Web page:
Growing increasingly concerned about the ecological impacts of the fashion industry, Tompkins decided to leave the business world in the late 1980s. In 1989, he sold his share of the American company back to Susie, from whom he had separated, putting most of his profits into land conservation. Subsequently, in 1989 and 1994, he sold his interests in the other Esprit entities around the world.
After selling his interest in Esprit, Tompkins moved to south Chile, where he had spent much time climbing, kayaking, and skiing, to focus on land conservation and environmental activism. He founded the Foundation for Deep Ecology in 1990, which supports environmental activism, and The Conservation Land Trust in 1992, which works to protect wildlands, primarily in Chile and Argentina.
In 1993, he married Kris Tompkins; the two worked together on conservation projects. The Tompkins’ conservation efforts focused on preserving wild landscapes and biodiversity. After purchasing large blocks of wilderness, they worked to create national parks, believing that this governmental designation serves as the best mode of guaranteeing long-term conservation.
Tompkins’s first major conservation project was Pumalín Park in the Palena Province of Chile, an 800,000-acre (3,200 km2) area of Valdivian temperate rainforest, high peaks, lakes, and rivers. In 1991, he bought the Reñihué farm, a semi-abandoned farm at the end of the Reñihué Fjord, planning to set aside 42,000 acres (170 km2) of this unique forest from possible exploitation. In the next decade, The Conservation Land Trust added another 700,000 acres (2,800 km2) in nearly contiguous parcels to create Pumalín Park. In 2005, then-President Ricardo Lagos declared this area a Nature Sanctuary, a special designation of the Chilean state, granting it additional environmental and non-developmental protection. The Conservation Land Trust (a U.S. environmental foundation) has donated these protected lands to Fundación Pumalín (a Chilean foundation), for their administration and continual development as a type of National Park with public access under a private initiative. Through creating public-access infrastructure, including trails, campgrounds, visitor centers, and a restaurant, Tompkins sought to promote wilderness experience, in hopes of inspiring a deeper environmental ethic in the park’s many thousands of visitors.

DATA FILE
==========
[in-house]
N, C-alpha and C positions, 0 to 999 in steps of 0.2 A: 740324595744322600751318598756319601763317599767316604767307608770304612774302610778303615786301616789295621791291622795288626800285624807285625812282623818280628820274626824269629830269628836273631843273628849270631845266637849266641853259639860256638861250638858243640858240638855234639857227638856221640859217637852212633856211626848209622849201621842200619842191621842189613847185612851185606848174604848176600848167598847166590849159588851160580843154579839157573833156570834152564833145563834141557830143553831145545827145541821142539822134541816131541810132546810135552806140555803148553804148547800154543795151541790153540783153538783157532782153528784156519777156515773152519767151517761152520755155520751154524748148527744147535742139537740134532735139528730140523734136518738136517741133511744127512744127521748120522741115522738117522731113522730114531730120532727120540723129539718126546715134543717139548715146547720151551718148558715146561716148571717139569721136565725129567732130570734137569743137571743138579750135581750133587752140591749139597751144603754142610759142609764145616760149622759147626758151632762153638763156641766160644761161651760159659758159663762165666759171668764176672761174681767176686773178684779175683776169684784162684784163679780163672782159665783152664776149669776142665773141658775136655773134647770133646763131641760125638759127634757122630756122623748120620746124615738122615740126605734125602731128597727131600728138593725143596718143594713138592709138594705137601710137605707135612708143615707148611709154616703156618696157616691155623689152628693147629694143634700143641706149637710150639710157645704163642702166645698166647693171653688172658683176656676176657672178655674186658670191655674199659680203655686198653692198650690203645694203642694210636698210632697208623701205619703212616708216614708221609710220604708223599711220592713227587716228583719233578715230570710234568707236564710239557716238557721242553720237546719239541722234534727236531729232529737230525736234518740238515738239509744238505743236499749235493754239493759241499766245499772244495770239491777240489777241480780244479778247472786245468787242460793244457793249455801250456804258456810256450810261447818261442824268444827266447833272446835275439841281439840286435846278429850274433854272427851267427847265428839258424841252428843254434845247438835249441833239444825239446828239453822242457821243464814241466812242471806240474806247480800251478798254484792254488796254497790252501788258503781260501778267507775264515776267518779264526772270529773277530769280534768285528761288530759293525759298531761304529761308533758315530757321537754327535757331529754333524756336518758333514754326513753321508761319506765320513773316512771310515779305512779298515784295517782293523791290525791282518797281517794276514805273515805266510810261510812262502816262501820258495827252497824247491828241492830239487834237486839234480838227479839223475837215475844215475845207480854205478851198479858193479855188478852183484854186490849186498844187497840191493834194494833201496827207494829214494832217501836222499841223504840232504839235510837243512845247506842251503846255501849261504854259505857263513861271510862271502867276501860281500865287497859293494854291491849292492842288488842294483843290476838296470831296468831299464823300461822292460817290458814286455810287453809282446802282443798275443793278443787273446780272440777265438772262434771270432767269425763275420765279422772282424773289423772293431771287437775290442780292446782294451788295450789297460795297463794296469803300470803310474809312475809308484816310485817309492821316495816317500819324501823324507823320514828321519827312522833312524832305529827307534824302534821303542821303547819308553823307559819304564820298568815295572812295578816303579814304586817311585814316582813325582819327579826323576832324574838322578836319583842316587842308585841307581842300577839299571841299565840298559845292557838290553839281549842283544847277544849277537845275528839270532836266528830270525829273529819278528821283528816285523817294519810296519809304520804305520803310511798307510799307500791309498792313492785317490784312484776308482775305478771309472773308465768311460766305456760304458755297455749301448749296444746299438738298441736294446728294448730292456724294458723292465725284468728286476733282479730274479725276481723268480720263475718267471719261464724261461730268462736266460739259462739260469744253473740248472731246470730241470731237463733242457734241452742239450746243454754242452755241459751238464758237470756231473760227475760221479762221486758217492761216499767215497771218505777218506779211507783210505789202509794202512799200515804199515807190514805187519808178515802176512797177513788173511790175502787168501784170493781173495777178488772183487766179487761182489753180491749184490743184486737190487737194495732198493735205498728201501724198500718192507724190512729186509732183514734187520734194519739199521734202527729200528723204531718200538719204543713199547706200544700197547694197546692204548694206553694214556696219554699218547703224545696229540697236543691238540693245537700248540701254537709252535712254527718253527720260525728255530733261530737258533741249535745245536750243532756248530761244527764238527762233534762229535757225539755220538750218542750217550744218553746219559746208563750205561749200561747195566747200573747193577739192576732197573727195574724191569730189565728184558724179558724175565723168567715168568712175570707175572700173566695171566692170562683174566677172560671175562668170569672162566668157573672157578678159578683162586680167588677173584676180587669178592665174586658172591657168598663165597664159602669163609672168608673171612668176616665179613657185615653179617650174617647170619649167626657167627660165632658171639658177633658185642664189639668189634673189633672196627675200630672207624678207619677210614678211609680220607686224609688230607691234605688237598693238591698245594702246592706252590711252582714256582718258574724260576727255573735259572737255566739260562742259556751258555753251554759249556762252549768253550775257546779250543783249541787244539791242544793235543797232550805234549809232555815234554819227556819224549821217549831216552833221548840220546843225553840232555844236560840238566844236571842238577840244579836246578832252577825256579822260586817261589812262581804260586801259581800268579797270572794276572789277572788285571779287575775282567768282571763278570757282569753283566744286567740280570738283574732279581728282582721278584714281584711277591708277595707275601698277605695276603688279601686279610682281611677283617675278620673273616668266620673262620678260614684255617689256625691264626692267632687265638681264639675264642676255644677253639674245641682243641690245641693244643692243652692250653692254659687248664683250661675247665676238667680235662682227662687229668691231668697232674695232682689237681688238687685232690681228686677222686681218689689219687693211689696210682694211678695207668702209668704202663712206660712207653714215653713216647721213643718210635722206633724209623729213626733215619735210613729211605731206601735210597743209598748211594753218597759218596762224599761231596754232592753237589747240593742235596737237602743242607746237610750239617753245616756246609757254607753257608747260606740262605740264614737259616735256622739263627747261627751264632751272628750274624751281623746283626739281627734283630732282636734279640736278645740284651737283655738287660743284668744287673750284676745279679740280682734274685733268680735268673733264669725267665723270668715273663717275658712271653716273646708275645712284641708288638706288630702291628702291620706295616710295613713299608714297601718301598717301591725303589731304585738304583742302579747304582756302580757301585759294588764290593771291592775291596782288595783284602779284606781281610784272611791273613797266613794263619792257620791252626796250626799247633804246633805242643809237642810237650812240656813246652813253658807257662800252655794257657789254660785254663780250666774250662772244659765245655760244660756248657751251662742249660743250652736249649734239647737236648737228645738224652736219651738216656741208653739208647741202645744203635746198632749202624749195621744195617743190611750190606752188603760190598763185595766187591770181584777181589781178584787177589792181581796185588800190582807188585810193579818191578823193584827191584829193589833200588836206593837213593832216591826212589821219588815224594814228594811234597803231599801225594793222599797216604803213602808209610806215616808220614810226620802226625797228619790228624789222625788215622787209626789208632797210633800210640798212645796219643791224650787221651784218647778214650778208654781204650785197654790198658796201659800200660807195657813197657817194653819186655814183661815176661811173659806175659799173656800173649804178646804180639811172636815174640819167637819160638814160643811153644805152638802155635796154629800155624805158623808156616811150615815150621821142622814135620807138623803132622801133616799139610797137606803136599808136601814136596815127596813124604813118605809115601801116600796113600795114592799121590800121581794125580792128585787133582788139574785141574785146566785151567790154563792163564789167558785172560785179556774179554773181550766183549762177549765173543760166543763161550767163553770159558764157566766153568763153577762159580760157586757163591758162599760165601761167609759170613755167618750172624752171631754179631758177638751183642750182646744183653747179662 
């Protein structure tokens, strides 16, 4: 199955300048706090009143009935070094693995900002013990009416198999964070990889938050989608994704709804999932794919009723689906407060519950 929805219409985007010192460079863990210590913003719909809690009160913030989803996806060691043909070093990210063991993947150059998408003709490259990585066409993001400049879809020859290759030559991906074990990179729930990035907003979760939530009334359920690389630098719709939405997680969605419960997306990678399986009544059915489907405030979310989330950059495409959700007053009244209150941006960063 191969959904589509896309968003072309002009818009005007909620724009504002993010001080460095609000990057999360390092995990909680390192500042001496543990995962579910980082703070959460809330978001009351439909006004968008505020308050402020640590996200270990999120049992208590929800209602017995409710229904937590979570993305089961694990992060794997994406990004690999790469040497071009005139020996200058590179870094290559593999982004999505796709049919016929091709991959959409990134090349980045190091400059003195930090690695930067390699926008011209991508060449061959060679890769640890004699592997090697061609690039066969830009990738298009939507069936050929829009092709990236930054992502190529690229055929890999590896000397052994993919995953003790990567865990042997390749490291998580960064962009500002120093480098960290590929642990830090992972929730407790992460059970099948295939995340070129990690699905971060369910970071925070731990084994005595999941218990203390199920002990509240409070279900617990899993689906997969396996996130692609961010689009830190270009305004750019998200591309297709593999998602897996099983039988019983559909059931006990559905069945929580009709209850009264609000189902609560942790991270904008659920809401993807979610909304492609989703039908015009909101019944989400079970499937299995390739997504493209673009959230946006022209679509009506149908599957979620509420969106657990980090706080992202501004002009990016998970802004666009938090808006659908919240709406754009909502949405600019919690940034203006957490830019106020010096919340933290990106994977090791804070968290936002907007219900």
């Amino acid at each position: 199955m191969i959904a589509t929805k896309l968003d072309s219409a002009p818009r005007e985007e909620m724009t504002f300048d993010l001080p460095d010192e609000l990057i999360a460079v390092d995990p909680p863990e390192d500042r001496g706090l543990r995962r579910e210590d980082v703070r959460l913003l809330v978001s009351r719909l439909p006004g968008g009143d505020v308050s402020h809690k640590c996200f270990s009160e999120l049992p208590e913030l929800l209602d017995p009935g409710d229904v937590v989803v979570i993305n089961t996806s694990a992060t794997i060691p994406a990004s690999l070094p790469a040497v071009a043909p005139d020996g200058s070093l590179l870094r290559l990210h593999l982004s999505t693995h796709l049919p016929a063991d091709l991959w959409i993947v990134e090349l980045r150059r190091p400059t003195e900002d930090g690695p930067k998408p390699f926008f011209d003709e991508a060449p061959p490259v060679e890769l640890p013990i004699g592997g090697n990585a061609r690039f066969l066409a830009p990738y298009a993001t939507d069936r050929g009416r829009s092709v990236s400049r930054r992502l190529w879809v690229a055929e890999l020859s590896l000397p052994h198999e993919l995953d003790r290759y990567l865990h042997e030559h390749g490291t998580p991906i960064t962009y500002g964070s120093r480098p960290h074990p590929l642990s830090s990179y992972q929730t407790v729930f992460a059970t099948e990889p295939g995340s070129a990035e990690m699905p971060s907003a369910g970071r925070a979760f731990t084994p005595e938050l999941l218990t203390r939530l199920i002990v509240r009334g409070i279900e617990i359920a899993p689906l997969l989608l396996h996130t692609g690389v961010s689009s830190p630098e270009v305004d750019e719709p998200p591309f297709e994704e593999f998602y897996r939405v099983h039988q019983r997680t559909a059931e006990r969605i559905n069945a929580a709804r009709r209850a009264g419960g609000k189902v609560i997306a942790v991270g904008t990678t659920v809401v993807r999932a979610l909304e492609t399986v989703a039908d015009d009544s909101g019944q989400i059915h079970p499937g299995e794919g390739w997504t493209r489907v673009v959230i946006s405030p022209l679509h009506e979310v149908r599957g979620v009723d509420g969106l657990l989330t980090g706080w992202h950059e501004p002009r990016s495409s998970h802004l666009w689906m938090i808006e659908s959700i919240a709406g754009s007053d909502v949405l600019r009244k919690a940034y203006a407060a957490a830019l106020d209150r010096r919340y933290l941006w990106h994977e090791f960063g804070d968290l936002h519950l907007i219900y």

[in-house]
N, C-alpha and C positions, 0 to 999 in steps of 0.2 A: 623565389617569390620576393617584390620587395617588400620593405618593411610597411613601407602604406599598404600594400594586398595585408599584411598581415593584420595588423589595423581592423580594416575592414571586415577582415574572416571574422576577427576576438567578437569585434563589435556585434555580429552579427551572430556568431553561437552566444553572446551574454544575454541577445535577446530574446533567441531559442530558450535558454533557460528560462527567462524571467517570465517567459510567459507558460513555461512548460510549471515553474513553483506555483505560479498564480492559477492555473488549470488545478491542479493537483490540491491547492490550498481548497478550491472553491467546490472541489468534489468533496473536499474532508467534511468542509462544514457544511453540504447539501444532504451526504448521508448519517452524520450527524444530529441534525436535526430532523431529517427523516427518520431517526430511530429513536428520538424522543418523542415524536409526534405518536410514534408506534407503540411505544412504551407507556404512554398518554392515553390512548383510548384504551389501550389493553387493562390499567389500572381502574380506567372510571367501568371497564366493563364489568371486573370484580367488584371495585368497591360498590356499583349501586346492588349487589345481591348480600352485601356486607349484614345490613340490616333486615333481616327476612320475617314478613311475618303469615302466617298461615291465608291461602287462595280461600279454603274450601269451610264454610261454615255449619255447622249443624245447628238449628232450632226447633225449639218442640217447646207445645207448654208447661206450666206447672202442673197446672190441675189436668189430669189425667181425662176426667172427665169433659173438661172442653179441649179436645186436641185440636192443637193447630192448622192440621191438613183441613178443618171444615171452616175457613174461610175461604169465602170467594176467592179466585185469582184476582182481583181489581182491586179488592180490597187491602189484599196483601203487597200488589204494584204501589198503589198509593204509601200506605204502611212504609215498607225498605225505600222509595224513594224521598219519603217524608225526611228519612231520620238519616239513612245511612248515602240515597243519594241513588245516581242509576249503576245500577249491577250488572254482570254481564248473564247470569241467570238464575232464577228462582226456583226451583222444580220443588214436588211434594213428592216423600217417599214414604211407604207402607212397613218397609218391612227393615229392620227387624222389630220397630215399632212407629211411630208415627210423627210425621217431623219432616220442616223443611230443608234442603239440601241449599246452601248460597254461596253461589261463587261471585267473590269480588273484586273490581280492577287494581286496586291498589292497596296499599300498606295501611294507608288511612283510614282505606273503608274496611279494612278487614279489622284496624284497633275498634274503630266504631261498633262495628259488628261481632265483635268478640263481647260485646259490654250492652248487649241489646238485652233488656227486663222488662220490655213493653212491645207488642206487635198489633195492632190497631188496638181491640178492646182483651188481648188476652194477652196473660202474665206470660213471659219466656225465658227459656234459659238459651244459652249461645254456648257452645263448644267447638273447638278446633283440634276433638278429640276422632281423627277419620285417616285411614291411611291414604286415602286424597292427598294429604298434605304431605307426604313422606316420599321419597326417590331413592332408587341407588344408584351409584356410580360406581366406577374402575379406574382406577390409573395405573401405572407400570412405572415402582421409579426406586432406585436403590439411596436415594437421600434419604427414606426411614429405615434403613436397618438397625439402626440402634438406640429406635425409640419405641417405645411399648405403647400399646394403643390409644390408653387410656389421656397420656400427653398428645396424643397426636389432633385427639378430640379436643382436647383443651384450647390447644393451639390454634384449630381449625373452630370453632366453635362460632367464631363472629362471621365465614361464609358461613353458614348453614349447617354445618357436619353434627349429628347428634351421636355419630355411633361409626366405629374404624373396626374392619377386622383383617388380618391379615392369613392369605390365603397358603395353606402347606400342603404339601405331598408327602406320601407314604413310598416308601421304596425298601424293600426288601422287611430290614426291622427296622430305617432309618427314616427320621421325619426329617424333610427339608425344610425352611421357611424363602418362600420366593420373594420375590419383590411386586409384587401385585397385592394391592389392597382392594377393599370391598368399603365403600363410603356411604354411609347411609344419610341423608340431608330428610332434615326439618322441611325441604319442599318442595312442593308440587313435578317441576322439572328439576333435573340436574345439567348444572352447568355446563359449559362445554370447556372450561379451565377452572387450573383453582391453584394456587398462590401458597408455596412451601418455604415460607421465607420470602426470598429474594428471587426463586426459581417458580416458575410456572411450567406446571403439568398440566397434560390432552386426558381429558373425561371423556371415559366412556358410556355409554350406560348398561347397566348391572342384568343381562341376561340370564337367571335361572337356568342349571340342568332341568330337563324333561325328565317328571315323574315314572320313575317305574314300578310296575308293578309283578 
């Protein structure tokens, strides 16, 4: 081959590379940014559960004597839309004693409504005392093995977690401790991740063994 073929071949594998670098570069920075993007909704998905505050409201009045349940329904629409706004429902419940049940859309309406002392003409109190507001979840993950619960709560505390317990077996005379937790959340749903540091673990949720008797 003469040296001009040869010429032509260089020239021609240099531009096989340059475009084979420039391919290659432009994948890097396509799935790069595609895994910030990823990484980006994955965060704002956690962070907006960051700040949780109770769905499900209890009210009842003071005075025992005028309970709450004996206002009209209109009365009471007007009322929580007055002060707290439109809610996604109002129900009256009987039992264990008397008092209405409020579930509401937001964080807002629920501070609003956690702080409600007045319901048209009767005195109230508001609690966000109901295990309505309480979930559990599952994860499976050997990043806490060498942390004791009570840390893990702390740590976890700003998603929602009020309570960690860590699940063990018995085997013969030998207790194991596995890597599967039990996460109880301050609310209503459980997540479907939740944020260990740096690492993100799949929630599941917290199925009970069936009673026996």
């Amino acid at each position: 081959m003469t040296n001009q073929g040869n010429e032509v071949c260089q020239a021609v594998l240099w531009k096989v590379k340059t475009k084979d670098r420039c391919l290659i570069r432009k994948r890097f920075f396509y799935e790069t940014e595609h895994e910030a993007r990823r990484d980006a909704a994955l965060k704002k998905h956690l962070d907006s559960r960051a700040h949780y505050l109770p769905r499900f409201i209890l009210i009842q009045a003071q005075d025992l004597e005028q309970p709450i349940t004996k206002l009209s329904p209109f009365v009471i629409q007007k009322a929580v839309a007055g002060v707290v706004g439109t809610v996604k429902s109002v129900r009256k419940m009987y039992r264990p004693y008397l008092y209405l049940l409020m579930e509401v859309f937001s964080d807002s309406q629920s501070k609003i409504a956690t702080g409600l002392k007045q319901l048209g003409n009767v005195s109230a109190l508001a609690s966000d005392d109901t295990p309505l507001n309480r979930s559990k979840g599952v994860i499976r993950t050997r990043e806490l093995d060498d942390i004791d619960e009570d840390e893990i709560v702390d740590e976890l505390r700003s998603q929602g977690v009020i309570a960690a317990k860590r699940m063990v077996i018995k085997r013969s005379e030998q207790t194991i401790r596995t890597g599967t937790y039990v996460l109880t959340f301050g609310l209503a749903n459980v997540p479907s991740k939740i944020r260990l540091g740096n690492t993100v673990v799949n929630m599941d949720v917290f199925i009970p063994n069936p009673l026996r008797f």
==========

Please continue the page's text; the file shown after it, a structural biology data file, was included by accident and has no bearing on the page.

Corcovado National Park, (Chile).
Just to the south of Pumalin, Corcovado National Park represents one of Tompkins’ completed conservation projects. In 1994, The Conservation Land Trust (CLT), along with U.S. philanthropist Peter Buckley, acquired 208,000 acres (840 km2) of native forest that was slated for logging, adjacent to vast areas of federal land under the jurisdiction of the Chilean Armed Forces. CLT offered to donate this parcel back to the Chilean state, provided that the whole area became a national park. In 2005, then-President Ricardo Lagos accepted this proposal, and the 726,000-acre (2,940 km2) Corcovado National Park was born.
The Iberá Project.